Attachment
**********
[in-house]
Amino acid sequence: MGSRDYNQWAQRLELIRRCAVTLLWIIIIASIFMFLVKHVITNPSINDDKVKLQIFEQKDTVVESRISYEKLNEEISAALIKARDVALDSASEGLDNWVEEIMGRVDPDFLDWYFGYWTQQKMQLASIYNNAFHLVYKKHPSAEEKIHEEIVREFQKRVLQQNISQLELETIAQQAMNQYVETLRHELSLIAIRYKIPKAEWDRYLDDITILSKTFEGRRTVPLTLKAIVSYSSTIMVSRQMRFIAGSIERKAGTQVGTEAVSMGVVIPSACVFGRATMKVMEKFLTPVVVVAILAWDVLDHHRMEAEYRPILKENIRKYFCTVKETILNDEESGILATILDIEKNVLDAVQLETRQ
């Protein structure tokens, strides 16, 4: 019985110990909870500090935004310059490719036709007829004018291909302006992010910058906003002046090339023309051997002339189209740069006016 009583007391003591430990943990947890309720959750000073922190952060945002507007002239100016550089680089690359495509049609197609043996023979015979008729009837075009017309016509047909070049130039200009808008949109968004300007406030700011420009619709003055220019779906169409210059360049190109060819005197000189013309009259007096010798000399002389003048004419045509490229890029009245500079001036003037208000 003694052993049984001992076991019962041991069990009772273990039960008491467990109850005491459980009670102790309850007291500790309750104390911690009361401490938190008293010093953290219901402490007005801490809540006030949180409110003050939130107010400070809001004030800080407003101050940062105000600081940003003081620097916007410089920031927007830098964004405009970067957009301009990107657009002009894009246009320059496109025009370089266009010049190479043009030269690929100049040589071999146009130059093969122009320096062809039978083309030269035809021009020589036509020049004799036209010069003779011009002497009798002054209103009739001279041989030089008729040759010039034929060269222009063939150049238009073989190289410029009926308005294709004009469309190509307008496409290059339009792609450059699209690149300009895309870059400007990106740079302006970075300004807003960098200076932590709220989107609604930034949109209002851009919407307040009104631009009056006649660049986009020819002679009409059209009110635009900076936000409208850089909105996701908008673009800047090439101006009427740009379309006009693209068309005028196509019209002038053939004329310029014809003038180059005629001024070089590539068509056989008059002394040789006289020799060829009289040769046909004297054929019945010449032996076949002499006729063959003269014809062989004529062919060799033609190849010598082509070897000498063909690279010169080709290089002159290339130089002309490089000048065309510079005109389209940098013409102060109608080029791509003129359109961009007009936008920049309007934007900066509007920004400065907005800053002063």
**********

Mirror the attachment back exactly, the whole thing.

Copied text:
[in-house]
Amino acid sequence: MGSRDYNQWAQRLELIRRCAVTLLWIIIIASIFMFLVKHVITNPSINDDKVKLQIFEQKDTVVESRISYEKLNEEISAALIKARDVALDSASEGLDNWVEEIMGRVDPDFLDWYFGYWTQQKMQLASIYNNAFHLVYKKHPSAEEKIHEEIVREFQKRVLQQNISQLELETIAQQAMNQYVETLRHELSLIAIRYKIPKAEWDRYLDDITILSKTFEGRRTVPLTLKAIVSYSSTIMVSRQMRFIAGSIERKAGTQVGTEAVSMGVVIPSACVFGRATMKVMEKFLTPVVVVAILAWDVLDHHRMEAEYRPILKENIRKYFCTVKETILNDEESGILATILDIEKNVLDAVQLETRQ
């Protein structure tokens, strides 16, 4: 019985110990909870500090935004310059490719036709007829004018291909302006992010910058906003002046090339023309051997002339189209740069006016 009583007391003591430990943990947890309720959750000073922190952060945002507007002239100016550089680089690359495509049609197609043996023979015979008729009837075009017309016509047909070049130039200009808008949109968004300007406030700011420009619709003055220019779906169409210059360049190109060819005197000189013309009259007096010798000399002389003048004419045509490229890029009245500079001036003037208000 003694052993049984001992076991019962041991069990009772273990039960008491467990109850005491459980009670102790309850007291500790309750104390911690009361401490938190008293010093953290219901402490007005801490809540006030949180409110003050939130107010400070809001004030800080407003101050940062105000600081940003003081620097916007410089920031927007830098964004405009970067957009301009990107657009002009894009246009320059496109025009370089266009010049190479043009030269690929100049040589071999146009130059093969122009320096062809039978083309030269035809021009020589036509020049004799036209010069003779011009002497009798002054209103009739001279041989030089008729040759010039034929060269222009063939150049238009073989190289410029009926308005294709004009469309190509307008496409290059339009792609450059699209690149300009895309870059400007990106740079302006970075300004807003960098200076932590709220989107609604930034949109209002851009919407307040009104631009009056006649660049986009020819002679009409059209009110635009900076936000409208850089909105996701908008673009800047090439101006009427740009379309006009693209068309005028196509019209002038053939004329310029014809003038180059005629001024070089590539068509056989008059002394040789006289020799060829009289040769046909004297054929019945010449032996076949002499006729063959003269014809062989004529062919060799033609190849010598082509070897000498063909690279010169080709290089002159290339130089002309490089000048065309510079005109389209940098013409102060109608080029791509003129359109961009007009936008920049309007934007900066509007920004400065907005800053002063």